Stages can be so loud that they can cause damage within short spaces of time of noise exposure if the amps are not properly controlled (check out our article on levels of noise exposure in concerts here).

Hearing issues often come over the space of a few years. IEMs allow musicians to monitor their performances at a much lower level.

However, if used improperly, IEMs can still greatly damage a person’s hearing.

Better Monitoring

Wearing IEMs can allow musicians to get a much better mix of the sound personalized directly to them.

The drummer might be interested in hearing more bass in the mix, the singer might want to hear their vocals better. The sound engineer can adjust each of these to personalize the mix.

IEMs are great for lead singers that want to run around the stage and jump into the crowd

Playing to a click

Quite a lot of musicians (particularly drummers) play to a metronome on stage. This comes in the form of a beeping sound in their ear.

This may seem like cheating, but it’s a very professional way to keep the music perfectly in time.

Music that is out of time often sounds very novice.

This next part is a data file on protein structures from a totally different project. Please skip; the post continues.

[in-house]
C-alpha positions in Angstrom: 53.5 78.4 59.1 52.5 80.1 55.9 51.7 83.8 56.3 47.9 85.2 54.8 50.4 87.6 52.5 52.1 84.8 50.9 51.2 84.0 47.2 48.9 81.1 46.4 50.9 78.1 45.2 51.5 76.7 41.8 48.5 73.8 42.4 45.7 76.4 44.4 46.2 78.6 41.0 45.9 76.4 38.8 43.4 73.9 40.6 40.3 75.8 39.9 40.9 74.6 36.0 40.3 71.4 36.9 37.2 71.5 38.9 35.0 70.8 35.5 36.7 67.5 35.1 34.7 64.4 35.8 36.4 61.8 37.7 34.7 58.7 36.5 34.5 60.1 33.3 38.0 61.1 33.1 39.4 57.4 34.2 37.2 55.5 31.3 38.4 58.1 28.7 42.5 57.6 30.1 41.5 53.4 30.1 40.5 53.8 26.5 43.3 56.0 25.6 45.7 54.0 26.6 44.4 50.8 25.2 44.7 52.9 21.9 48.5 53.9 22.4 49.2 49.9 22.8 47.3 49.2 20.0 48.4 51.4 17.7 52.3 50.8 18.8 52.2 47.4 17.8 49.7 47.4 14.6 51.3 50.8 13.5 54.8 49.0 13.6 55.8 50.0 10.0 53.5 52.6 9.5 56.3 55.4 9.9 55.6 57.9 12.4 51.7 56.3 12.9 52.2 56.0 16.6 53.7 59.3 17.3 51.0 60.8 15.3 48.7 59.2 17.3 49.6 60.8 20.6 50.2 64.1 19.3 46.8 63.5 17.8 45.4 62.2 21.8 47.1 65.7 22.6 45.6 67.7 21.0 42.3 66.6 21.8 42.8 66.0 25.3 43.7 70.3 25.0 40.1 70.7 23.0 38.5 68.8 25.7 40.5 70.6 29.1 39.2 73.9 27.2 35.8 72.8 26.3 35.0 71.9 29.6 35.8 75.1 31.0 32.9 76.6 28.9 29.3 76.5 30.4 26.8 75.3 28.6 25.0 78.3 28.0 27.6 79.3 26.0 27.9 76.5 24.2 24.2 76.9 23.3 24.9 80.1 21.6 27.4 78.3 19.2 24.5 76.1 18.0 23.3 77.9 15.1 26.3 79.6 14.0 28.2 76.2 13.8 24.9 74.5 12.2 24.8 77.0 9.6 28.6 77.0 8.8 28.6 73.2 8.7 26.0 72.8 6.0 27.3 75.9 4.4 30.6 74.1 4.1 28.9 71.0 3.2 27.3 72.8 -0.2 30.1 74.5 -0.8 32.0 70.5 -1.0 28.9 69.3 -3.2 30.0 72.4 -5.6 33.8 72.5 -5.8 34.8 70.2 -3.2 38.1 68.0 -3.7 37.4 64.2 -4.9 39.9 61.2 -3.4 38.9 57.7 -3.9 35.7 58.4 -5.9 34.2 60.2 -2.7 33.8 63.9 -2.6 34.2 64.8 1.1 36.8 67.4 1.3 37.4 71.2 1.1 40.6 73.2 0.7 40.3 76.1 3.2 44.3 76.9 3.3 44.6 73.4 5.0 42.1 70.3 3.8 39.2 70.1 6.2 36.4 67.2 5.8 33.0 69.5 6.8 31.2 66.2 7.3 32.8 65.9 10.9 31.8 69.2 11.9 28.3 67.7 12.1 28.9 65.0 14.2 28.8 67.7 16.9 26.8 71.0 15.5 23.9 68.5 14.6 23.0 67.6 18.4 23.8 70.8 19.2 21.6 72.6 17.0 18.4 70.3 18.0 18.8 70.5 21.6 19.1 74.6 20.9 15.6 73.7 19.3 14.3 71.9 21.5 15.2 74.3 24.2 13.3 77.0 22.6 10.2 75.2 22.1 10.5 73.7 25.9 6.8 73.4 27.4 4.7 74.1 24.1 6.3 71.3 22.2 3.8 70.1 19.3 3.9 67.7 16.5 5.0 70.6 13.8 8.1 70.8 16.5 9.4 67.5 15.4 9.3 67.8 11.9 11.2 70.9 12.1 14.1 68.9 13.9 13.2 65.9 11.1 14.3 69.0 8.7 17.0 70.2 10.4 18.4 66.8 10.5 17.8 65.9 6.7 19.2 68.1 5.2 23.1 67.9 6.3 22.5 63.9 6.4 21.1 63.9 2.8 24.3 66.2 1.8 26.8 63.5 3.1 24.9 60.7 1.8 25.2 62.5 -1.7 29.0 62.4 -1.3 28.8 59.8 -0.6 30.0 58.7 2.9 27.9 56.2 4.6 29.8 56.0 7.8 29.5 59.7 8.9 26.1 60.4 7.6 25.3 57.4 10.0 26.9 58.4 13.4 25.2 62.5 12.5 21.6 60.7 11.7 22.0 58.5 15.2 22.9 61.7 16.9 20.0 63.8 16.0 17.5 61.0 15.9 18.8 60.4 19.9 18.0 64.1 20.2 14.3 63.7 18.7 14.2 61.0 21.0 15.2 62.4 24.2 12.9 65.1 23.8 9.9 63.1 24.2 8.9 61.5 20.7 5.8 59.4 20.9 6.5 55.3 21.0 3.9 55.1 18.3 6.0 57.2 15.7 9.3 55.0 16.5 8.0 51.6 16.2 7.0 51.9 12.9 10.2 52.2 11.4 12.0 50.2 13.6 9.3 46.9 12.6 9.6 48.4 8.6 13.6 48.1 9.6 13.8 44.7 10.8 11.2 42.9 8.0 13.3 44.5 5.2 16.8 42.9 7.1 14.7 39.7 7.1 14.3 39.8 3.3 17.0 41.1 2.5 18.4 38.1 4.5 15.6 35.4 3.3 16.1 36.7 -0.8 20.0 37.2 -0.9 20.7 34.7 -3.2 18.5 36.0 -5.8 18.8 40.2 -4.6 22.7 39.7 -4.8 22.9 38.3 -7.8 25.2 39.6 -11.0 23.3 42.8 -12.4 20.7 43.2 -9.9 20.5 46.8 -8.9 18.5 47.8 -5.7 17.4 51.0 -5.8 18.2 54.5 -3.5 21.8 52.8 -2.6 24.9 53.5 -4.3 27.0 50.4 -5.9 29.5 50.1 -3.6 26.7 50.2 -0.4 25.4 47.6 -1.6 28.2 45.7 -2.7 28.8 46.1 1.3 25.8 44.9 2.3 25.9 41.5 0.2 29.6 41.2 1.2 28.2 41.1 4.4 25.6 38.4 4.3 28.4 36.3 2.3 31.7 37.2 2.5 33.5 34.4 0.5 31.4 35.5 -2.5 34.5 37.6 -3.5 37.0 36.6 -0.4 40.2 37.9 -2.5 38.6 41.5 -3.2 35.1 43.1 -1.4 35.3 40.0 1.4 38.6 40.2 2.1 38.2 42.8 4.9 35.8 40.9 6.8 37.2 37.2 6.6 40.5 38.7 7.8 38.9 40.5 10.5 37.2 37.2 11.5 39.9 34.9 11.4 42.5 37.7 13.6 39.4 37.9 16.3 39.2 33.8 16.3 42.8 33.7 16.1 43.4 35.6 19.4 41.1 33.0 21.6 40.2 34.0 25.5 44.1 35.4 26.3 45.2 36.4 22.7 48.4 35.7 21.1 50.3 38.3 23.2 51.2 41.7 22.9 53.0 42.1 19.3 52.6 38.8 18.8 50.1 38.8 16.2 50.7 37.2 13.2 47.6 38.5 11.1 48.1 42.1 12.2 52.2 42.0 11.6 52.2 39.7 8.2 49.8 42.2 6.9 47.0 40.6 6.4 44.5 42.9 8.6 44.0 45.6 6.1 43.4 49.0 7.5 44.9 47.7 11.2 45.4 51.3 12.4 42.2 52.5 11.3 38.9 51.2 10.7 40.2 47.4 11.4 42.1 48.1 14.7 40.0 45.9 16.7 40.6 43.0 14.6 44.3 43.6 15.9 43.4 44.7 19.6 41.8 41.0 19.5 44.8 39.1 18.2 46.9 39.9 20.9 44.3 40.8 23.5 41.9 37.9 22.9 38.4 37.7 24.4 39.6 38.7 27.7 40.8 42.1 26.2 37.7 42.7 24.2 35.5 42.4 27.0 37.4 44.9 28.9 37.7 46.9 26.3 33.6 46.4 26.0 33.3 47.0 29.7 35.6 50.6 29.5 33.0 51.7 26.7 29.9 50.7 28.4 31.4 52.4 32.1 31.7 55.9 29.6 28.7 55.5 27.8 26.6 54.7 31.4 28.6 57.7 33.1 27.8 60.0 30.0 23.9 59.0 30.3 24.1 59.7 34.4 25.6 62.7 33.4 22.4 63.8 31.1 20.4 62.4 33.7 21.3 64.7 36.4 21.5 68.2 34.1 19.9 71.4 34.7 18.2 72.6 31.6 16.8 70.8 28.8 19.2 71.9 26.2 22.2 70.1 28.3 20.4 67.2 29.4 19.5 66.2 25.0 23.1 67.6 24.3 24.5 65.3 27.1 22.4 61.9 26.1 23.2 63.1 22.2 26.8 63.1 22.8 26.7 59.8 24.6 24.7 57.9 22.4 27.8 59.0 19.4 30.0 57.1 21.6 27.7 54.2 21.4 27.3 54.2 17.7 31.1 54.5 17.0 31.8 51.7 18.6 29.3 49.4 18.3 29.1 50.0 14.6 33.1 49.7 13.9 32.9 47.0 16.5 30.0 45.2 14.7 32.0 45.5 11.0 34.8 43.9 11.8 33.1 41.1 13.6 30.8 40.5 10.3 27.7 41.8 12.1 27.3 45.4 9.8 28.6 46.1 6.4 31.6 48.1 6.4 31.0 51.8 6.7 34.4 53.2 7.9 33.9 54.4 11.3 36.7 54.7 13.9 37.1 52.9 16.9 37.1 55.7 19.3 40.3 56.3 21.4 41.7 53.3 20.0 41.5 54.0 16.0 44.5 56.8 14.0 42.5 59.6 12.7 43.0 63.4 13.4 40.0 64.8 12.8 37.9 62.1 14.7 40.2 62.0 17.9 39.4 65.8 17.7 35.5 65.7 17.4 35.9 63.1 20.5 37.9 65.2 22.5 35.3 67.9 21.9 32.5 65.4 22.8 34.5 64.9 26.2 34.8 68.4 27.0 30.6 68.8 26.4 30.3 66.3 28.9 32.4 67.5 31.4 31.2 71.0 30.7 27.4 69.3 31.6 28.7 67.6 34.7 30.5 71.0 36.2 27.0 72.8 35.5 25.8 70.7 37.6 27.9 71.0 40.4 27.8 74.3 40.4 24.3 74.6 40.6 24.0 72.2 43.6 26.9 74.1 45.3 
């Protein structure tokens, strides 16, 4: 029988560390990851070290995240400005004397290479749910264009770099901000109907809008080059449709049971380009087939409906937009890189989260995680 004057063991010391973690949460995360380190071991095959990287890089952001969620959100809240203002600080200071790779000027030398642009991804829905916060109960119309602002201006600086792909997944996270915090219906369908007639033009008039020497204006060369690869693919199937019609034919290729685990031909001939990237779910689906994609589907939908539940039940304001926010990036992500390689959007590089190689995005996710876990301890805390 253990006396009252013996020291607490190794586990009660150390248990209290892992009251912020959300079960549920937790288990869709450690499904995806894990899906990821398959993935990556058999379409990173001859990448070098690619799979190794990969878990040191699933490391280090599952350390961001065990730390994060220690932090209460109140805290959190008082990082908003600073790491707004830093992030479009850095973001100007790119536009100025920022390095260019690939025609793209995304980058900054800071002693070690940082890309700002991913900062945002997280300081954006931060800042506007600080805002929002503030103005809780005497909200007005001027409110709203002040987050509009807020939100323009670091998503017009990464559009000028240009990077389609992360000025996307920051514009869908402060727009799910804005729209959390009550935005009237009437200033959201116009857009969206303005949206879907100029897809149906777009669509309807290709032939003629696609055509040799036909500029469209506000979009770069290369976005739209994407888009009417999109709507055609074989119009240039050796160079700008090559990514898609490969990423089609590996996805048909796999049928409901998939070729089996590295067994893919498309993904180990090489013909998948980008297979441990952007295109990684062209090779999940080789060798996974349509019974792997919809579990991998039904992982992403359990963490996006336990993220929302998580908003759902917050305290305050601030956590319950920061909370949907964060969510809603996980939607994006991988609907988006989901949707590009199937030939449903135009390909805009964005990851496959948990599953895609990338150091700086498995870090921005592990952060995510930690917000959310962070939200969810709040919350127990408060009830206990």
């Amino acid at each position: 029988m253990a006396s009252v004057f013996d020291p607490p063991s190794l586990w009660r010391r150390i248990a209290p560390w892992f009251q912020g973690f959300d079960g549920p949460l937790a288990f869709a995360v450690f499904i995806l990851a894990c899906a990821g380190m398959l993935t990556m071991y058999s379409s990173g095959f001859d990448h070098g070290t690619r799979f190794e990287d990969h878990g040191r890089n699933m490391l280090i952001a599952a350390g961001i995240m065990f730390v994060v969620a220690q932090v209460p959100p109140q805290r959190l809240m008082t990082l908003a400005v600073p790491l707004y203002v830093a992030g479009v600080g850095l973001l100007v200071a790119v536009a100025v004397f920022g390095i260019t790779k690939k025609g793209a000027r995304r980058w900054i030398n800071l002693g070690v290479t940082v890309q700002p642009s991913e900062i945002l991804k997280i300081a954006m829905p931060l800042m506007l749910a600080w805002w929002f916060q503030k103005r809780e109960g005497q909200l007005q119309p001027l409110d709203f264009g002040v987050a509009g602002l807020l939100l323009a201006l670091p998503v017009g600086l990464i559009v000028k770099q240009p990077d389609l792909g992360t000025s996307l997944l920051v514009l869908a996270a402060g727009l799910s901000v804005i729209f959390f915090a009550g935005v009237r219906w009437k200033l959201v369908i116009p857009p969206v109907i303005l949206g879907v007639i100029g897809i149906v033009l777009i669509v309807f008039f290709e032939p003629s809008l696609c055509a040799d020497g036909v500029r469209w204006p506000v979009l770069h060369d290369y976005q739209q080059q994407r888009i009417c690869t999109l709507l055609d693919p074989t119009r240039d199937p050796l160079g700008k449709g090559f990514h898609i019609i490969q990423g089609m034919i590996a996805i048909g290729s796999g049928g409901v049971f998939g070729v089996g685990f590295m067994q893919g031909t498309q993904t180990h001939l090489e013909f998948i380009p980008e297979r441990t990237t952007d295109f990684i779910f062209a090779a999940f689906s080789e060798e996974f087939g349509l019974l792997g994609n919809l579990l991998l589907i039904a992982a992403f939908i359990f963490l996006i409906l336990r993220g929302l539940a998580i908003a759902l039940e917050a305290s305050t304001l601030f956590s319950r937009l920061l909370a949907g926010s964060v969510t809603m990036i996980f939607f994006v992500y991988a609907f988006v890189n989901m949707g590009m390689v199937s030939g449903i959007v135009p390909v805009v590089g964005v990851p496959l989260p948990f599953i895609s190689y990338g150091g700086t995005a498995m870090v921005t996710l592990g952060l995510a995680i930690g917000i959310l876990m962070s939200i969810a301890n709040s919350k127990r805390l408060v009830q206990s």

Another reason is that musicians often use pre-recorded material as a way to boost their live performance, and the click is a way of not missing certain time frames.

Musicians Using IEMs on Stage


Musicians on bigger stages often connect their IEMs to a wireless pack. This means they can run around the stage and into the crowd freely without getting tripped over by wires.

Also, it suits the live performance that much more. The freedom to move around and not be tense or stiff on stage just gives a more electrifying performance that the crowd can enjoy.

You can Wear IEMs too

IEMs are no longer reserved for wealthy and successful performers.

You can get universal fitted IEMs for very affordable prices.

Entry-level custom-fitted IEMs can now be bought for a few hundred dollars. Therefore, they are now a lot cheaper than they used to be.


In-ear monitors are an essential part of live music, they allow the musician to hear every note with pinpoint accuracy. This is why musicians wear them on stage, to monitor their performances and make sure everything sounds perfect.

IEMs are not only for professionals anymore as you can now get universally fitted IEMs for very affordable prices.

The reason why musicians sometimes take them off is that they want to enjoy the atmosphere and vibe of playing on stage.

They also wear IEMs because it helps them get a more personalized sound mix. They can make adjustments to their IEMs without having to rely on the sound engineer. A better monitoring system might give them a more enjoyable show, but it takes away some of the magic of playing live on stage, as you can’t hear the crowd that good.

If you play an instrument or sing, you might want to consider getting IEMs to help with your live performance.

Brian Clark

Brian Clark

I’ve been a writer with Musician Wave for six years, turning my 17-year journey as a multi-instrumentalist and music producer into insightful news, tutorials, reviews, and features.